On the drive back to our hotel in Veliky Ustiug Popov was disturbed and expressed his anger at what we had seen at Tsyvosero – how could this extraordinary icon of Russian wooden architecture be left to its fate without some effort being made to preserve it. Again we considered what could be done. We all agreed that ideally wooden architecture should be preserved were it stands, it has a greater resonace, but Tysvozero is almost beyond hope. It could be protected from the worst ravages of the elements with a canopy but it’s beauty would be destroyed. The ideal at this stage, we eventually agreed would to carry out a thorough survey of the bell tower, dismantle it and rebuild it in a purpose built top lit structure (the hall housing the Elgin marbles in the British Museum came to mind!). Sasha Moshaev suggested that the Tsyvozero bell tower replace the copy of Michaelangelo’s David under the dome of the Pushkin Museum in Moscow. An authentic Russian masterpiece replacing an academic sham. It would look magnificent! The Marble Hall at the Ethnographic Museum in St Petersburg would also be a perfect setting and a wonderful tribute to Bilibin. For during the early years of the last century Ivan Yakovlevich Bilibin collected artifacts, and recorded with photographs and paintings the folk art and wooden architecture of the North at the behest the Russian Museum.

A replica using the traditional working methods studied and perfected by Popov could then be built on the original site – it could safely be left in the hands of the local community whose young people have been encouraged and taught to appreciate and respect their heritage and homeland. In time the tower would accrue the patina of the old tower. Hung with a fine set of bells she would awaken new life and energy.

Dedicated Babushka

July 28th, 2012 by Richard Davies

Dear Mr. Davies,

I did want to take the liberty of sharing this with you, so that this wonderful lady’s memory might be fixed somewhere more permanently than my mind alone.

Perhaps you can add this to your data base, or post it on your blog.

Your photographs of the Church of St. John on the Ishnya River, near Rostov (pp. 234-35) brought it to mind.

In the summer of 1976, a group of us, four American college students, and our Intourist driver/guide, were traveling around the Golden Ring.

While in Rostov, we, of course, went to see the Church of St. John on the Ishnya.

At that time the care-taker was named Nadezhda Constantinovna (we did not learn her surname).

She it is who appears in this photograph which I took in front of the church. She lived there in the village.

She was an amazing lady, totally dedicated to caring for ‘her’ church. She told us that she and her husband had been married in it many years before.

Nadezhda Constantinovna kept it spotless — the polished floors and woodwork shone like golden honey.

It was a dry, summer day, and we only entered the church for a short time, but immediately she got out her cleaning rags and started to polish the floor behind us.

Then I did something a bit daring for a foreigner in those days. Being a ‘country boy’ I was very intrigued to see what the inside of an occupied izba looked like (not the peasant ones in the museums).

Nadezhda Constantinovna was a bit reluctant, but eventually we prevailed upon her hospitality, and she let us in.

It was a very pleasant visit. I have the warmest memories of that day.

Thirty years later, in 2006, we were once again in Rostov with a group of Orthodox Christian pilgrims. I gave a copy of this photograph to the guide staff there, and they all remembered Nadezhda Constantinovna most fondly. They promised to give the photograph to her relatives.

It is thanks to those dedicated babushkas like Nadezhda Constantinovna that we still have such wooden treasures.

Fr. Nicholas

Holy Transfiguration Monastery

Boston USA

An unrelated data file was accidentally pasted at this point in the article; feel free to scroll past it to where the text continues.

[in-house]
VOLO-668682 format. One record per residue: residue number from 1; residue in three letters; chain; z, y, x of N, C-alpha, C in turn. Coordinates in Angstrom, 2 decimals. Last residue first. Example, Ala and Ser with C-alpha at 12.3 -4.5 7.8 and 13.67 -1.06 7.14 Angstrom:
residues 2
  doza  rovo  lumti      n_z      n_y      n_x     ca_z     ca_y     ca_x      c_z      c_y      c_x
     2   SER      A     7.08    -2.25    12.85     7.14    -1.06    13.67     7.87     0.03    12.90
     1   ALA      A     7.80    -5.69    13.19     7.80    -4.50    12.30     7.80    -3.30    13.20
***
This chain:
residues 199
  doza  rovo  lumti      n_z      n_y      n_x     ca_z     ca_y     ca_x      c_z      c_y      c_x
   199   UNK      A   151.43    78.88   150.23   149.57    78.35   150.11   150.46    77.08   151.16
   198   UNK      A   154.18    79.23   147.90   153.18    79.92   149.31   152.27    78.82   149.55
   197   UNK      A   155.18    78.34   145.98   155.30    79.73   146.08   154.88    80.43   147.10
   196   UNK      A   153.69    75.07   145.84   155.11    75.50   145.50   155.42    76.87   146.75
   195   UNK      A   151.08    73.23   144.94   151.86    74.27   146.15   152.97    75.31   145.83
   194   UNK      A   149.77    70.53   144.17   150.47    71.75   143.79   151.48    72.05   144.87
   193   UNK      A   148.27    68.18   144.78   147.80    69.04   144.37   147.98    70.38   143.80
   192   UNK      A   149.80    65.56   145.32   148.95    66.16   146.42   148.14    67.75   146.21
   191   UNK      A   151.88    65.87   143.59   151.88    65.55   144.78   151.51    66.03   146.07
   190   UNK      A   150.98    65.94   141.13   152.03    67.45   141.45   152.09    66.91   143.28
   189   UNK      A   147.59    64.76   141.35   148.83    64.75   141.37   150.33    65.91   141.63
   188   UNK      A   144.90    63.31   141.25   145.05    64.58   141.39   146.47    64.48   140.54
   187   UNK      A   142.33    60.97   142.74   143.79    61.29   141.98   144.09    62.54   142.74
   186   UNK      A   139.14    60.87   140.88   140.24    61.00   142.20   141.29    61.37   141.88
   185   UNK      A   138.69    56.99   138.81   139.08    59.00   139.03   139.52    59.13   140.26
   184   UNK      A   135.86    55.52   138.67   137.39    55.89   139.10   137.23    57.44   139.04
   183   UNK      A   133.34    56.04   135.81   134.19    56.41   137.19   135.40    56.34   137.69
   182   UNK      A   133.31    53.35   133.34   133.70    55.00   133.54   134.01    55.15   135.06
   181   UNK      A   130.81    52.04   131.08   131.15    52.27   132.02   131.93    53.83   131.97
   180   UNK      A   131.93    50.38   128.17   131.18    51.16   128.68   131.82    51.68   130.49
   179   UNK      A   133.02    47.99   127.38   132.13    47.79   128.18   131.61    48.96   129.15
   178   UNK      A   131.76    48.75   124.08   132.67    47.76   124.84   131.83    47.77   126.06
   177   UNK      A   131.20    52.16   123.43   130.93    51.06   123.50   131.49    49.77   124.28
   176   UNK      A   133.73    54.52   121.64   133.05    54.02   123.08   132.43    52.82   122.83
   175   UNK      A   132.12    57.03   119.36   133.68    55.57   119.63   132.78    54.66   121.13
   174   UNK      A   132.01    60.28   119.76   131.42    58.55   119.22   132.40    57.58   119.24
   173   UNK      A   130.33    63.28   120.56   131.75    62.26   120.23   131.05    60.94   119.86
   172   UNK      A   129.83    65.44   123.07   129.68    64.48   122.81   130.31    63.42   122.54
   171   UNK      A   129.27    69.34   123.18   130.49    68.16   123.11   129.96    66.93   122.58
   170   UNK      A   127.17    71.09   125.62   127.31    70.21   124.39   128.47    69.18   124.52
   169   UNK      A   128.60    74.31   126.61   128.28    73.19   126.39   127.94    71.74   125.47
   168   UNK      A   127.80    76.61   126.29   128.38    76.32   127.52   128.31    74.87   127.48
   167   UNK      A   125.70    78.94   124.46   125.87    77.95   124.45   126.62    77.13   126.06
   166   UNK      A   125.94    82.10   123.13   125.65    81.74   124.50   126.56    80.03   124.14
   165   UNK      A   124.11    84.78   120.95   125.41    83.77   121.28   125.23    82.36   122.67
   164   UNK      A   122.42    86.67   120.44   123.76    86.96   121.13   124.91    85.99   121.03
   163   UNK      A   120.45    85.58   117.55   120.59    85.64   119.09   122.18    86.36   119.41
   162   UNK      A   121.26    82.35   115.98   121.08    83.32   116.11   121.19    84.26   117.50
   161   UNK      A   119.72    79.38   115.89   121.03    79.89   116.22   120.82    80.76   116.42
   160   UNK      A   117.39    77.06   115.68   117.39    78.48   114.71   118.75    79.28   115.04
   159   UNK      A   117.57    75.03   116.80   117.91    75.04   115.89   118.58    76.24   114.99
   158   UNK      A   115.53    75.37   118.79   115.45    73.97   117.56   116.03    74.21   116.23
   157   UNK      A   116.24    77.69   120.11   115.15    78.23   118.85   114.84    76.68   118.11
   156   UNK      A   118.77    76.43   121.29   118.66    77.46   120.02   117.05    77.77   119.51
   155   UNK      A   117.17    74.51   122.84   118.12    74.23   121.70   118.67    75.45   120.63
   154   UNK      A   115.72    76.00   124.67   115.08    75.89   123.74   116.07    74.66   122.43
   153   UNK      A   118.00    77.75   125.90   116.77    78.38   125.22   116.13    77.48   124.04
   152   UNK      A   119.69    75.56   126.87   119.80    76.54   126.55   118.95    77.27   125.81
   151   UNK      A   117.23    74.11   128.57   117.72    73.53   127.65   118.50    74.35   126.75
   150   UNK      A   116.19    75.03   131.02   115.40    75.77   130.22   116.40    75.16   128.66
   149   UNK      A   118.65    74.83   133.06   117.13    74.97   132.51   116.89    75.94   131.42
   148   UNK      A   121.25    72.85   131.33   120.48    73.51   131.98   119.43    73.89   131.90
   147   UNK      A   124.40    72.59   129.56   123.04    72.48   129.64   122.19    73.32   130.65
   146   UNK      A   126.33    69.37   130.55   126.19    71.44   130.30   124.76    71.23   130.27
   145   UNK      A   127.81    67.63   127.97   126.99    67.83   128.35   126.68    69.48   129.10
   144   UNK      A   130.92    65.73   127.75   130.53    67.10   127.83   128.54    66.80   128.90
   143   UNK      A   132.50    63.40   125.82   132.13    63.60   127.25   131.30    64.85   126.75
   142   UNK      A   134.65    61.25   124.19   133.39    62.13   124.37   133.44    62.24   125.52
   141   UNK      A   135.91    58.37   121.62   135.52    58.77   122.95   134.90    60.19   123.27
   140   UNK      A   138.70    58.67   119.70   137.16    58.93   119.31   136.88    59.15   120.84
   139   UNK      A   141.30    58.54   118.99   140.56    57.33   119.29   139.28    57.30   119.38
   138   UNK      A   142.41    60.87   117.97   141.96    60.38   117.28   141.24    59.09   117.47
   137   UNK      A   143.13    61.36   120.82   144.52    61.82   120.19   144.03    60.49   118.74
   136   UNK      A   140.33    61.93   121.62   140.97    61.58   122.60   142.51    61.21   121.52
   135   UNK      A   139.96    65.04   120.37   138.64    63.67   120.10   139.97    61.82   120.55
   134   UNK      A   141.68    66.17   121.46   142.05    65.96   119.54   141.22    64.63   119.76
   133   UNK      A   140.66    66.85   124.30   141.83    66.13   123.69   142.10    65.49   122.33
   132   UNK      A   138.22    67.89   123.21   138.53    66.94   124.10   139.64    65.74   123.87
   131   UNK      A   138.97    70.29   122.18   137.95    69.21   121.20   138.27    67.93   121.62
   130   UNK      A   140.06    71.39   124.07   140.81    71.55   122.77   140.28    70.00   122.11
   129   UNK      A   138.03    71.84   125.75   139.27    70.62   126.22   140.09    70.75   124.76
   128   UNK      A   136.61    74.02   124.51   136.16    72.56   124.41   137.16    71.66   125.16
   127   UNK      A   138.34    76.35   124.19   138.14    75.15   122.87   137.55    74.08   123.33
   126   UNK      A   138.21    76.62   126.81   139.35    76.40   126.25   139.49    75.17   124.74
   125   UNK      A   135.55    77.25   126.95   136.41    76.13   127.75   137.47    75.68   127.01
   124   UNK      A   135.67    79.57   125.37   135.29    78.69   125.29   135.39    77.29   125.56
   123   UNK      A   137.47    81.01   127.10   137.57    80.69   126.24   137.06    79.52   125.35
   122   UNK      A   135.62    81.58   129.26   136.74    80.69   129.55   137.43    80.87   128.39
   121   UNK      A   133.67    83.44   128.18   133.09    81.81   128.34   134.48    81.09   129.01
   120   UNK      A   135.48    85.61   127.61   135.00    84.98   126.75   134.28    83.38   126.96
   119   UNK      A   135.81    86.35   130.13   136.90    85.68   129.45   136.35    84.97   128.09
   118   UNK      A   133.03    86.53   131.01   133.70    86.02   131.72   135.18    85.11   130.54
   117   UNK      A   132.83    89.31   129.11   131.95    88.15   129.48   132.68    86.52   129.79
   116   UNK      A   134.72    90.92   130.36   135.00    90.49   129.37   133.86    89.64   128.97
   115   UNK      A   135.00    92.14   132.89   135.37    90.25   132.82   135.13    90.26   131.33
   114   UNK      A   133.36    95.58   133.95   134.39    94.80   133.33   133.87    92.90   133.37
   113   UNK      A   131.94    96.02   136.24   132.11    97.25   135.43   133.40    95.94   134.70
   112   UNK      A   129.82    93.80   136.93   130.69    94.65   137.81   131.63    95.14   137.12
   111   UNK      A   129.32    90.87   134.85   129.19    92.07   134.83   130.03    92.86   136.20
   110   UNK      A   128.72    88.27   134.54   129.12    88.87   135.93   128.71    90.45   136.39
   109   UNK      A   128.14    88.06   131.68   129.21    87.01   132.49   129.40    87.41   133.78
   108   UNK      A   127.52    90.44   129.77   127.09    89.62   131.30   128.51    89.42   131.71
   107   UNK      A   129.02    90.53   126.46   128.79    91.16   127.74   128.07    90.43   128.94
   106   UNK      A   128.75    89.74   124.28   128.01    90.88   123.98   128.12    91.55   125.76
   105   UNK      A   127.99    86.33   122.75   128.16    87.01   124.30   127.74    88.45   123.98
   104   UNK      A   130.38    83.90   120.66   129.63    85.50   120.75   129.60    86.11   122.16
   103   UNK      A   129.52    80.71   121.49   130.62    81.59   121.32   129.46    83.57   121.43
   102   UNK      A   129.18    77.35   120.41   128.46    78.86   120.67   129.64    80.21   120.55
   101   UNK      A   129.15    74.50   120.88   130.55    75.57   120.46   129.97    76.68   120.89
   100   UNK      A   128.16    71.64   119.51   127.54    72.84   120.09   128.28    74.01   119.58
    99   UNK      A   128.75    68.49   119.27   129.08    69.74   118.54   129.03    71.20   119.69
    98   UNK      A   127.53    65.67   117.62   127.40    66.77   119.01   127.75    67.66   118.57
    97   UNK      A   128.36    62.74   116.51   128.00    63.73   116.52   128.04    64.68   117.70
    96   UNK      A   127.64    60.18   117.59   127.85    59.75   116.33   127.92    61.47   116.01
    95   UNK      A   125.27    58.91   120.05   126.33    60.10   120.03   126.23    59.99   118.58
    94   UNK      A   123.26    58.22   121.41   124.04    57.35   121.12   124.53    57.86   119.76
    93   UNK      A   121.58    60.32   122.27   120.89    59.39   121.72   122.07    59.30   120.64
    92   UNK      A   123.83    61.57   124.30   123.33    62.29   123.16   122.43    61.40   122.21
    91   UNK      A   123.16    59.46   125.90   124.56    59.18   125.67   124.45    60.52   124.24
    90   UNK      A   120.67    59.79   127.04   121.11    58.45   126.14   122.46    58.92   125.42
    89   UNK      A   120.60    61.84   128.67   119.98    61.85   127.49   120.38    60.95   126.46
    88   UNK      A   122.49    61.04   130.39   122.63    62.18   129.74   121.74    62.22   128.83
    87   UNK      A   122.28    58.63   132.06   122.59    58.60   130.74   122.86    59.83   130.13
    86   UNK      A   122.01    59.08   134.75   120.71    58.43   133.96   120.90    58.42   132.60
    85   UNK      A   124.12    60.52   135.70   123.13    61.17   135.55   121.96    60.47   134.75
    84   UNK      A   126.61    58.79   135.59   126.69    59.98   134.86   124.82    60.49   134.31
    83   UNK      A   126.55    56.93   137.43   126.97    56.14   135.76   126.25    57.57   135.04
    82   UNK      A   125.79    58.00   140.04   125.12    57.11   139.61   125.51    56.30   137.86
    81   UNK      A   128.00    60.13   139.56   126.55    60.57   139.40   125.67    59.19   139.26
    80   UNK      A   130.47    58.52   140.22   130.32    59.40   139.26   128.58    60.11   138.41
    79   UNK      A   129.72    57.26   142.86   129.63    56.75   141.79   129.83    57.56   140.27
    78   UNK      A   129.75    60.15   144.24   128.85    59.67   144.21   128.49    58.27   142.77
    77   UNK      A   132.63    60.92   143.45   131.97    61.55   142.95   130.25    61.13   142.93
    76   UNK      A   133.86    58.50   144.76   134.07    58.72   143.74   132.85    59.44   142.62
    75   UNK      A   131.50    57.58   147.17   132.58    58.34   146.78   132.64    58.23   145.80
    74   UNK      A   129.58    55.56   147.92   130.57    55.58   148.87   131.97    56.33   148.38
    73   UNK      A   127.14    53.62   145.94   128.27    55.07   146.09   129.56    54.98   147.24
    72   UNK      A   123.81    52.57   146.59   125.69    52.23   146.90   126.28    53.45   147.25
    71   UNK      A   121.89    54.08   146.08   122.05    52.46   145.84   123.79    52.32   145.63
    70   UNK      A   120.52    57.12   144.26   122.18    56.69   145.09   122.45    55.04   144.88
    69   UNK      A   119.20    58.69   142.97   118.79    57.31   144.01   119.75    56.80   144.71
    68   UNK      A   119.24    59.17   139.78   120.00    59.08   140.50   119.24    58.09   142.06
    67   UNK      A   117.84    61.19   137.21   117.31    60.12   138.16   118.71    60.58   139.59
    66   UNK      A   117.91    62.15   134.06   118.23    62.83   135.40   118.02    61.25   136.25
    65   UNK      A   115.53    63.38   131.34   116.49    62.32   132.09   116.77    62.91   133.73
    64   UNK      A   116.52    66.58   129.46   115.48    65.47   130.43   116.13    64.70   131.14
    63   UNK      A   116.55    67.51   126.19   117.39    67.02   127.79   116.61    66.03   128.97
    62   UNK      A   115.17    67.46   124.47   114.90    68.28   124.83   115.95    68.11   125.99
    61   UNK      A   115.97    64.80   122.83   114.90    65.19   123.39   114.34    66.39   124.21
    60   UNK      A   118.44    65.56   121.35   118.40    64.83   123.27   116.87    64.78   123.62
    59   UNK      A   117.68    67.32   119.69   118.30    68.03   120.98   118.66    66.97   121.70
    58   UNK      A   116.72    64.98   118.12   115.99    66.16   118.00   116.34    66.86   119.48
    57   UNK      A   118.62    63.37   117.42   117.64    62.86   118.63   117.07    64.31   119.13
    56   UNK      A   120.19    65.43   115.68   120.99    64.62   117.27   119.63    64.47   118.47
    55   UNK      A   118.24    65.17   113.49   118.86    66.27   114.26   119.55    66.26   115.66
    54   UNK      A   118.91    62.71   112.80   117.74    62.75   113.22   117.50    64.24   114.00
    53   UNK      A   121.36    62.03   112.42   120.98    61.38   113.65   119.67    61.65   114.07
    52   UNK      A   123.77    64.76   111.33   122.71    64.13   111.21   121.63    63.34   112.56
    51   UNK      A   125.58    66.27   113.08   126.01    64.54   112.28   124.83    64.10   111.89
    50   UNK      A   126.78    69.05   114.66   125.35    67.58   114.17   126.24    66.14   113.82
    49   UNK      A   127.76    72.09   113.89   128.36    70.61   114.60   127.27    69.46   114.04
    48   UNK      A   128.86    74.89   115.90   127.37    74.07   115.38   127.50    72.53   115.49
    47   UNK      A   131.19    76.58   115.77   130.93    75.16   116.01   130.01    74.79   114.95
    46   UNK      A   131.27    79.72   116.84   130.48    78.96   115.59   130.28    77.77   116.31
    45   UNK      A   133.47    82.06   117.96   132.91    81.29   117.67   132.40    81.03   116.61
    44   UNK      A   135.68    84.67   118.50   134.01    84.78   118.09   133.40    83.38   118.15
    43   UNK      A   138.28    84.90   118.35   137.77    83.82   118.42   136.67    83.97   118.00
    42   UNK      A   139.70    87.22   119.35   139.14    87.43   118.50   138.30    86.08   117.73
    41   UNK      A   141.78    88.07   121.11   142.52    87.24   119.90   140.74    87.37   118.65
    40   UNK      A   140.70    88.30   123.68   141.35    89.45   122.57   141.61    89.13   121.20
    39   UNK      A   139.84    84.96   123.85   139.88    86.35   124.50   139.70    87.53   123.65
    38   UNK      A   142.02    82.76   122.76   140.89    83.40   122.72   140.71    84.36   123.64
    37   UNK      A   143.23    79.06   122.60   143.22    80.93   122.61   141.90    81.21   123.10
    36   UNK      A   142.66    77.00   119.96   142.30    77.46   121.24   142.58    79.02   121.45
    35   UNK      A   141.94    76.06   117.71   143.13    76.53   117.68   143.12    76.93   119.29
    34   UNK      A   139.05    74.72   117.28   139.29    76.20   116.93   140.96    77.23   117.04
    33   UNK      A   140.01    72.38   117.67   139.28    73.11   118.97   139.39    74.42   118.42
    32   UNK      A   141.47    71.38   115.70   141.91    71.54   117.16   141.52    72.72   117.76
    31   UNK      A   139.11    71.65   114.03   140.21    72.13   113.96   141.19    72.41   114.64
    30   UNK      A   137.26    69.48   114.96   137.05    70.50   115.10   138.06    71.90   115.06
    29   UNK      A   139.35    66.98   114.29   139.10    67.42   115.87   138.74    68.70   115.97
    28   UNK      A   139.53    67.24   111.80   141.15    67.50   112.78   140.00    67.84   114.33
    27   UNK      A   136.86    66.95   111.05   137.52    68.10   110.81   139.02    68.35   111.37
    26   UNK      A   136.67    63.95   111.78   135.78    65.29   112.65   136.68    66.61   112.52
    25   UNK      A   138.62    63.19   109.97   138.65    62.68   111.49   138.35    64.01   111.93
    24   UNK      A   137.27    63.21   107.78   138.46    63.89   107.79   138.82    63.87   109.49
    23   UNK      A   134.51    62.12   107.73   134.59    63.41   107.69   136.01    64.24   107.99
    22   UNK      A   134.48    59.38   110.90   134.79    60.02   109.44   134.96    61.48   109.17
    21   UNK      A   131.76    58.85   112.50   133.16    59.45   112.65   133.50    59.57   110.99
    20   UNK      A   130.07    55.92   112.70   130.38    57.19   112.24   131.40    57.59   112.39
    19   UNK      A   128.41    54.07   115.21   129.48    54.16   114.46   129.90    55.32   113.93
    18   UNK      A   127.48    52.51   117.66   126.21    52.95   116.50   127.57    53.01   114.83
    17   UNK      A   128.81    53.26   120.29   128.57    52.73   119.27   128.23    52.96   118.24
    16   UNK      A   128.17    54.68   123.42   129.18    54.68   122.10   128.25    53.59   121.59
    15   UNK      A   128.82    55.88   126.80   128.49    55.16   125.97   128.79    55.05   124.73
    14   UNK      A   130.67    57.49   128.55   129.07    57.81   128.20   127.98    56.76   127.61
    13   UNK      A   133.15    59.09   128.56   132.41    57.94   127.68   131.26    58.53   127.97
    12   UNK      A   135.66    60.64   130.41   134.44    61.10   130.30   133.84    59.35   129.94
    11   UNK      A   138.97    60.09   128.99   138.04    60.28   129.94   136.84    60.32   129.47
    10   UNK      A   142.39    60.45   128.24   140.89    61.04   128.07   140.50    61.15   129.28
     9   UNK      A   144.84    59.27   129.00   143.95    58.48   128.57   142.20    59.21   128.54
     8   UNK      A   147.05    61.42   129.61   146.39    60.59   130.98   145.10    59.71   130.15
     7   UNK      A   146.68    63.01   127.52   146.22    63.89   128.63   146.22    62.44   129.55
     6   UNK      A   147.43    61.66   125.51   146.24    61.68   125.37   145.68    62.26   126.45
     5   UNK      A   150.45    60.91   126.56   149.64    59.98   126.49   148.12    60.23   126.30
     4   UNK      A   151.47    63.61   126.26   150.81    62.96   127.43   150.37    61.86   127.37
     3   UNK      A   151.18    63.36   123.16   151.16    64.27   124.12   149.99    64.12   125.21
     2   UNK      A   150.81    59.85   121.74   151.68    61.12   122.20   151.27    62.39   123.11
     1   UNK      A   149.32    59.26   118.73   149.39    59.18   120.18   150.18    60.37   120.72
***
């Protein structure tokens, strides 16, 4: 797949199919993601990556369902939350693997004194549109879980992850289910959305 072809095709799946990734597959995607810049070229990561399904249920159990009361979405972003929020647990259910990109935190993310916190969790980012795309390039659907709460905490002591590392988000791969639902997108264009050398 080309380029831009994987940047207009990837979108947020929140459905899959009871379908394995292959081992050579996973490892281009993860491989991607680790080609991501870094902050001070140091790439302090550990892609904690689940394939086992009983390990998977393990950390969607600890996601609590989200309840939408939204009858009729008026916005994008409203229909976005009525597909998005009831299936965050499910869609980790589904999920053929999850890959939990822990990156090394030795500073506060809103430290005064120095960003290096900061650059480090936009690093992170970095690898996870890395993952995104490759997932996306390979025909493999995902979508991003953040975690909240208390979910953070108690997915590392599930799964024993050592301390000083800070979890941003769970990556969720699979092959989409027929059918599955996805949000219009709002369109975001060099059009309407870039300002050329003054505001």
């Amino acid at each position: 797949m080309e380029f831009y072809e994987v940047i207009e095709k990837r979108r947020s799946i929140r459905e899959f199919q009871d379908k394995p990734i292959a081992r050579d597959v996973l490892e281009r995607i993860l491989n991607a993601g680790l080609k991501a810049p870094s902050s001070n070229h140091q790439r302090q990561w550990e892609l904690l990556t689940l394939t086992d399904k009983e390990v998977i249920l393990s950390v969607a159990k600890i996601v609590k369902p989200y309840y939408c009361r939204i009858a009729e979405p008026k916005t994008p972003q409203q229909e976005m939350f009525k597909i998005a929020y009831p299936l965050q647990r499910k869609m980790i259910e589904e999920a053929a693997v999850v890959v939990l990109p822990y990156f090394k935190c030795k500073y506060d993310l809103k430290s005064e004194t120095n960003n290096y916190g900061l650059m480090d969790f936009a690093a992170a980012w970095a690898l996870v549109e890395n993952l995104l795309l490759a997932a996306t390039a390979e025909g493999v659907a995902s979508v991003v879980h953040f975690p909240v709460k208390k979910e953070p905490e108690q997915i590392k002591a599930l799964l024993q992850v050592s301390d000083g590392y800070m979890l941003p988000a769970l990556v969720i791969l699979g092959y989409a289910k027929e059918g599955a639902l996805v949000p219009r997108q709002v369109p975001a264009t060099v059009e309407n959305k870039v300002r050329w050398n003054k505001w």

www.thehtm.org

PS: In the upper, right-hand corner of the photo, the tablet marking the church as an historical monument can just be seen.

Richard Temple – Temple Gallery, London

April 24th, 2012 by Richard Davies

Church of the Transfiguration (1781), Turchasovo, Onega district, Archangel region

This heartrending book provides a glimpse into the culture of Russian religious faith and its expression in the fragile wooden churches that hover in the northern landscape imparting presence and deep meaning. Heartrending because these churches and the religious civilisation they represent are now abandoned and disappearing through neglect. They will soon be extinct. Silhouetted against grey skies in the vast northern emptiness their onion domes, tent-shaped steeples and eccentric bell towers silently recall the relationship between earth and sky, between man and Eternity. Delicate, harmonious and utterly unpretentious, their beauty is unimaginable by the standards of our corrupting materialism. They are the last echo of the great spiritual resurgence in the late 14th century emanating from Saint Sergius of Radonezh whose followers founded four hundred monasteries, many of them in the Russian North.

To enter such a wooden church is like boarding a great galleon that has landed from the sky and in which, with all one’s senses attuned to new possibilities, one feels ready to ascend into Infinity.

Dick Temple

http://www.templegallery.com

Христос Воскресе! Воистину Воскресе!

April 15th, 2012 by Richard Davies

Ivan Bilibin 1901

Kulich–Gorod

April 14th, 2012 by Richard Davies

There stands a Kulich-Town, preening itself,
Crowing proudly over all the other towns:
“There is no place more glorious than me though!
I am made entirely of Tvorog and dough!

Ivan Bilibin 1911

Country Life – 29th February 2012 – Averil King

April 2nd, 2012 by Richard Davies

*click on image to enlarge

The Times – 31st March 2012 – Marcus Binney

March 31st, 2012 by Richard Davies

*click on image to enlarge

Open Democracy – 30th March 2012 – The tragedy of Russia’s abandoned wooden churches – Alexander Mozhayev

March 30th, 2012 by Richard Davies

Church of St Nicholas (1727), Ratonavolok, Archangel region, 27th February 2006

‘The Russian mentality has developed to understand “old” as something that is out of date… Some years ago, the abbot of a monastery was asked why he had knocked down the porch of his 300-year-old church, and he replied as honestly as he could: “Because it was old!”’

http://www.opendemocracy.net/od-russia/alexander-mozhayev/tragedy-of-russias-abandoned-wooden-churches